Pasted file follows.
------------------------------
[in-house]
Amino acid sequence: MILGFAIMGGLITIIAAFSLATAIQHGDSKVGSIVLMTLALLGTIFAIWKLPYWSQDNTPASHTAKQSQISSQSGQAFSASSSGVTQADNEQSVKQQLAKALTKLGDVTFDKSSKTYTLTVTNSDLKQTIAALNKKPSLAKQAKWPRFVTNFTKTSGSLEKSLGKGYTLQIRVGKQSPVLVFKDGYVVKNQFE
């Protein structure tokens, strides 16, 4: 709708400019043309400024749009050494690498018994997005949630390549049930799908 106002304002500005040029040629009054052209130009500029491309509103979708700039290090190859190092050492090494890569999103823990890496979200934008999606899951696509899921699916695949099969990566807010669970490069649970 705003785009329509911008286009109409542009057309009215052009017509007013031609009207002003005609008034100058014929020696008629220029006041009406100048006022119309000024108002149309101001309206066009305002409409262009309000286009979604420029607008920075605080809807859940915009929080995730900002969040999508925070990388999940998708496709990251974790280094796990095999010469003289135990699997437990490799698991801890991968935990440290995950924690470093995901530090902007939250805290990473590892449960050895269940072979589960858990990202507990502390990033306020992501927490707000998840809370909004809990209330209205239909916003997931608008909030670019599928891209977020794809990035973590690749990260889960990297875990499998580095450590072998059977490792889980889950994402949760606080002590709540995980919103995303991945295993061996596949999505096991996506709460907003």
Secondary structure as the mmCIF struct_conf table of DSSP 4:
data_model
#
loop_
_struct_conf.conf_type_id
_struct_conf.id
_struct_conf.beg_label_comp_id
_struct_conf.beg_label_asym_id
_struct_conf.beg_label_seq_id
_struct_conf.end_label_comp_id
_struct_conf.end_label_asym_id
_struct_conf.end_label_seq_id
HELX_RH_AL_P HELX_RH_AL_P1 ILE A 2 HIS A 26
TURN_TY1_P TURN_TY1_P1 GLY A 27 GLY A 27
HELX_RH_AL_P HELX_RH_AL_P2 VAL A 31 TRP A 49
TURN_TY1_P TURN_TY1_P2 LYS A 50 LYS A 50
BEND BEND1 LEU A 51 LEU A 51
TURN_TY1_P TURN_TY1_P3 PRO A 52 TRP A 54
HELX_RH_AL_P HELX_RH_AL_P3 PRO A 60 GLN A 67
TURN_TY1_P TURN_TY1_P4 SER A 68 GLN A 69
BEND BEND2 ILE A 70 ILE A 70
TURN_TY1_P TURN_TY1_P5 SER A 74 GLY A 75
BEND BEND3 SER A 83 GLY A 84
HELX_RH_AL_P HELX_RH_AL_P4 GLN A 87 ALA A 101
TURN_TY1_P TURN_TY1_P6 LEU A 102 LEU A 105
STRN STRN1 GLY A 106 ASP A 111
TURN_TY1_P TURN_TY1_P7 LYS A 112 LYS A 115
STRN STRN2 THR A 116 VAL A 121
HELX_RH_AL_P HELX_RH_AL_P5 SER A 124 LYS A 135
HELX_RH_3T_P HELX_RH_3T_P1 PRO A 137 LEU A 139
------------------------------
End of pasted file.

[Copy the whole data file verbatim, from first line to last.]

[in-house]
Amino acid sequence: MILGFAIMGGLITIIAAFSLATAIQHGDSKVGSIVLMTLALLGTIFAIWKLPYWSQDNTPASHTAKQSQISSQSGQAFSASSSGVTQADNEQSVKQQLAKALTKLGDVTFDKSSKTYTLTVTNSDLKQTIAALNKKPSLAKQAKWPRFVTNFTKTSGSLEKSLGKGYTLQIRVGKQSPVLVFKDGYVVKNQFE
């Protein structure tokens, strides 16, 4: 709708400019043309400024749009050494690498018994997005949630390549049930799908 106002304002500005040029040629009054052209130009500029491309509103979708700039290090190859190092050492090494890569999103823990890496979200934008999606899951696509899921699916695949099969990566807010669970490069649970 705003785009329509911008286009109409542009057309009215052009017509007013031609009207002003005609008034100058014929020696008629220029006041009406100048006022119309000024108002149309101001309206066009305002409409262009309000286009979604420029607008920075605080809807859940915009929080995730900002969040999508925070990388999940998708496709990251974790280094796990095999010469003289135990699997437990490799698991801890991968935990440290995950924690470093995901530090902007939250805290990473590892449960050895269940072979589960858990990202507990502390990033306020992501927490707000998840809370909004809990209330209205239909916003997931608008909030670019599928891209977020794809990035973590690749990260889960990297875990499998580095450590072998059977490792889980889950994402949760606080002590709540995980919103995303991945295993061996596949999505096991996506709460907003």
Secondary structure as the mmCIF struct_conf table of DSSP 4:
data_model
#
loop_
_struct_conf.conf_type_id
_struct_conf.id
_struct_conf.beg_label_comp_id
_struct_conf.beg_label_asym_id
_struct_conf.beg_label_seq_id
_struct_conf.end_label_comp_id
_struct_conf.end_label_asym_id
_struct_conf.end_label_seq_id
HELX_RH_AL_P HELX_RH_AL_P1 ILE A 2 HIS A 26
TURN_TY1_P TURN_TY1_P1 GLY A 27 GLY A 27
HELX_RH_AL_P HELX_RH_AL_P2 VAL A 31 TRP A 49
TURN_TY1_P TURN_TY1_P2 LYS A 50 LYS A 50
BEND BEND1 LEU A 51 LEU A 51
TURN_TY1_P TURN_TY1_P3 PRO A 52 TRP A 54
HELX_RH_AL_P HELX_RH_AL_P3 PRO A 60 GLN A 67
TURN_TY1_P TURN_TY1_P4 SER A 68 GLN A 69
BEND BEND2 ILE A 70 ILE A 70
TURN_TY1_P TURN_TY1_P5 SER A 74 GLY A 75
BEND BEND3 SER A 83 GLY A 84
HELX_RH_AL_P HELX_RH_AL_P4 GLN A 87 ALA A 101
TURN_TY1_P TURN_TY1_P6 LEU A 102 LEU A 105
STRN STRN1 GLY A 106 ASP A 111
TURN_TY1_P TURN_TY1_P7 LYS A 112 LYS A 115
STRN STRN2 THR A 116 VAL A 121
HELX_RH_AL_P HELX_RH_AL_P5 SER A 124 LYS A 135
HELX_RH_3T_P HELX_RH_3T_P1 PRO A 137 LEU A 139